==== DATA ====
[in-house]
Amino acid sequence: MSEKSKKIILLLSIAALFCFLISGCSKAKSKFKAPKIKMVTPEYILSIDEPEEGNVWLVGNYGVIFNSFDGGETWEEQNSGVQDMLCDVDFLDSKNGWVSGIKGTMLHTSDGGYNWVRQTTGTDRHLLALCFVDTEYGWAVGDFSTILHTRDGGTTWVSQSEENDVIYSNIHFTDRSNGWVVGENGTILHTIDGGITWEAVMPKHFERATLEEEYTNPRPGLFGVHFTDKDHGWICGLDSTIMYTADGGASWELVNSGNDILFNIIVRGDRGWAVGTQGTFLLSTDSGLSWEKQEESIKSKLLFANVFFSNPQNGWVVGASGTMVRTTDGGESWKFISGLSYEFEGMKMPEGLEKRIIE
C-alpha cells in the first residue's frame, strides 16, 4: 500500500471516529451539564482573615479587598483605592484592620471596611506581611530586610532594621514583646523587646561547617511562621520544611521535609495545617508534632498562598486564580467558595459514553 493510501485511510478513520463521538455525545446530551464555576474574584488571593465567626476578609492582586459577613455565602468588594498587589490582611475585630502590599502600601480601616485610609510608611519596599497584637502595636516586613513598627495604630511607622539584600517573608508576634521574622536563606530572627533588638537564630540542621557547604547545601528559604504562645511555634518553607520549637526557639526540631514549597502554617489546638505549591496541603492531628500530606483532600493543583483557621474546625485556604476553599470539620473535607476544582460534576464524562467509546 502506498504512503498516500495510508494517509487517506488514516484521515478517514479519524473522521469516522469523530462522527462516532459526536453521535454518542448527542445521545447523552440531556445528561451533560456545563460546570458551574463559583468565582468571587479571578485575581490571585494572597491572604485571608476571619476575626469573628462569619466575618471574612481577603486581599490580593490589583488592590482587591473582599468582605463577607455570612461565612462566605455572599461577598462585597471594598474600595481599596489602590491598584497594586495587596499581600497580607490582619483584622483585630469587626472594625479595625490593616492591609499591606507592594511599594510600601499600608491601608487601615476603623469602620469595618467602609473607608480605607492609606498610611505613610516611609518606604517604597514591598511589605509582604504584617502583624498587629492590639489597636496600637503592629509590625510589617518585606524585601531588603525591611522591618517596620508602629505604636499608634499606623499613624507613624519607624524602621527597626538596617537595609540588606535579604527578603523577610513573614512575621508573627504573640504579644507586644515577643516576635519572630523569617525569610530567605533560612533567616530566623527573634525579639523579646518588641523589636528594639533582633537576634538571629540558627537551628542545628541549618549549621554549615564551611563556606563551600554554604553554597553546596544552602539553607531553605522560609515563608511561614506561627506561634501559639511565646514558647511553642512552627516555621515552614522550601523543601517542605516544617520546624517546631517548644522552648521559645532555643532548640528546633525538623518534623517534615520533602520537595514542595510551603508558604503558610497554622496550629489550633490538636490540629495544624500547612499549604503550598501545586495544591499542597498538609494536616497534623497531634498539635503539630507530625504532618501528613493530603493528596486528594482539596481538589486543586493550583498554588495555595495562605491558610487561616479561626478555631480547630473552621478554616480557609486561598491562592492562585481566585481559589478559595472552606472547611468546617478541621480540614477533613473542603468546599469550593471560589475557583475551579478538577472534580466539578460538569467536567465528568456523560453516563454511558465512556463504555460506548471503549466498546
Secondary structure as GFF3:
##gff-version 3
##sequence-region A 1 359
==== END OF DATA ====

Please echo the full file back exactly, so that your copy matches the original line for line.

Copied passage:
[in-house]
Amino acid sequence: MSEKSKKIILLLSIAALFCFLISGCSKAKSKFKAPKIKMVTPEYILSIDEPEEGNVWLVGNYGVIFNSFDGGETWEEQNSGVQDMLCDVDFLDSKNGWVSGIKGTMLHTSDGGYNWVRQTTGTDRHLLALCFVDTEYGWAVGDFSTILHTRDGGTTWVSQSEENDVIYSNIHFTDRSNGWVVGENGTILHTIDGGITWEAVMPKHFERATLEEEYTNPRPGLFGVHFTDKDHGWICGLDSTIMYTADGGASWELVNSGNDILFNIIVRGDRGWAVGTQGTFLLSTDSGLSWEKQEESIKSKLLFANVFFSNPQNGWVVGASGTMVRTTDGGESWKFISGLSYEFEGMKMPEGLEKRIIE
C-alpha cells in the first residue's frame, strides 16, 4: 500500500471516529451539564482573615479587598483605592484592620471596611506581611530586610532594621514583646523587646561547617511562621520544611521535609495545617508534632498562598486564580467558595459514553 493510501485511510478513520463521538455525545446530551464555576474574584488571593465567626476578609492582586459577613455565602468588594498587589490582611475585630502590599502600601480601616485610609510608611519596599497584637502595636516586613513598627495604630511607622539584600517573608508576634521574622536563606530572627533588638537564630540542621557547604547545601528559604504562645511555634518553607520549637526557639526540631514549597502554617489546638505549591496541603492531628500530606483532600493543583483557621474546625485556604476553599470539620473535607476544582460534576464524562467509546 502506498504512503498516500495510508494517509487517506488514516484521515478517514479519524473522521469516522469523530462522527462516532459526536453521535454518542448527542445521545447523552440531556445528561451533560456545563460546570458551574463559583468565582468571587479571578485575581490571585494572597491572604485571608476571619476575626469573628462569619466575618471574612481577603486581599490580593490589583488592590482587591473582599468582605463577607455570612461565612462566605455572599461577598462585597471594598474600595481599596489602590491598584497594586495587596499581600497580607490582619483584622483585630469587626472594625479595625490593616492591609499591606507592594511599594510600601499600608491601608487601615476603623469602620469595618467602609473607608480605607492609606498610611505613610516611609518606604517604597514591598511589605509582604504584617502583624498587629492590639489597636496600637503592629509590625510589617518585606524585601531588603525591611522591618517596620508602629505604636499608634499606623499613624507613624519607624524602621527597626538596617537595609540588606535579604527578603523577610513573614512575621508573627504573640504579644507586644515577643516576635519572630523569617525569610530567605533560612533567616530566623527573634525579639523579646518588641523589636528594639533582633537576634538571629540558627537551628542545628541549618549549621554549615564551611563556606563551600554554604553554597553546596544552602539553607531553605522560609515563608511561614506561627506561634501559639511565646514558647511553642512552627516555621515552614522550601523543601517542605516544617520546624517546631517548644522552648521559645532555643532548640528546633525538623518534623517534615520533602520537595514542595510551603508558604503558610497554622496550629489550633490538636490540629495544624500547612499549604503550598501545586495544591499542597498538609494536616497534623497531634498539635503539630507530625504532618501528613493530603493528596486528594482539596481538589486543586493550583498554588495555595495562605491558610487561616479561626478555631480547630473552621478554616480557609486561598491562592492562585481566585481559589478559595472552606472547611468546617478541621480540614477533613473542603468546599469550593471560589475557583475551579478538577472534580466539578460538569467536567465528568456523560453516563454511558465512556463504555460506548471503549466498546
Secondary structure as GFF3:
##gff-version 3
##sequence-region A 1 359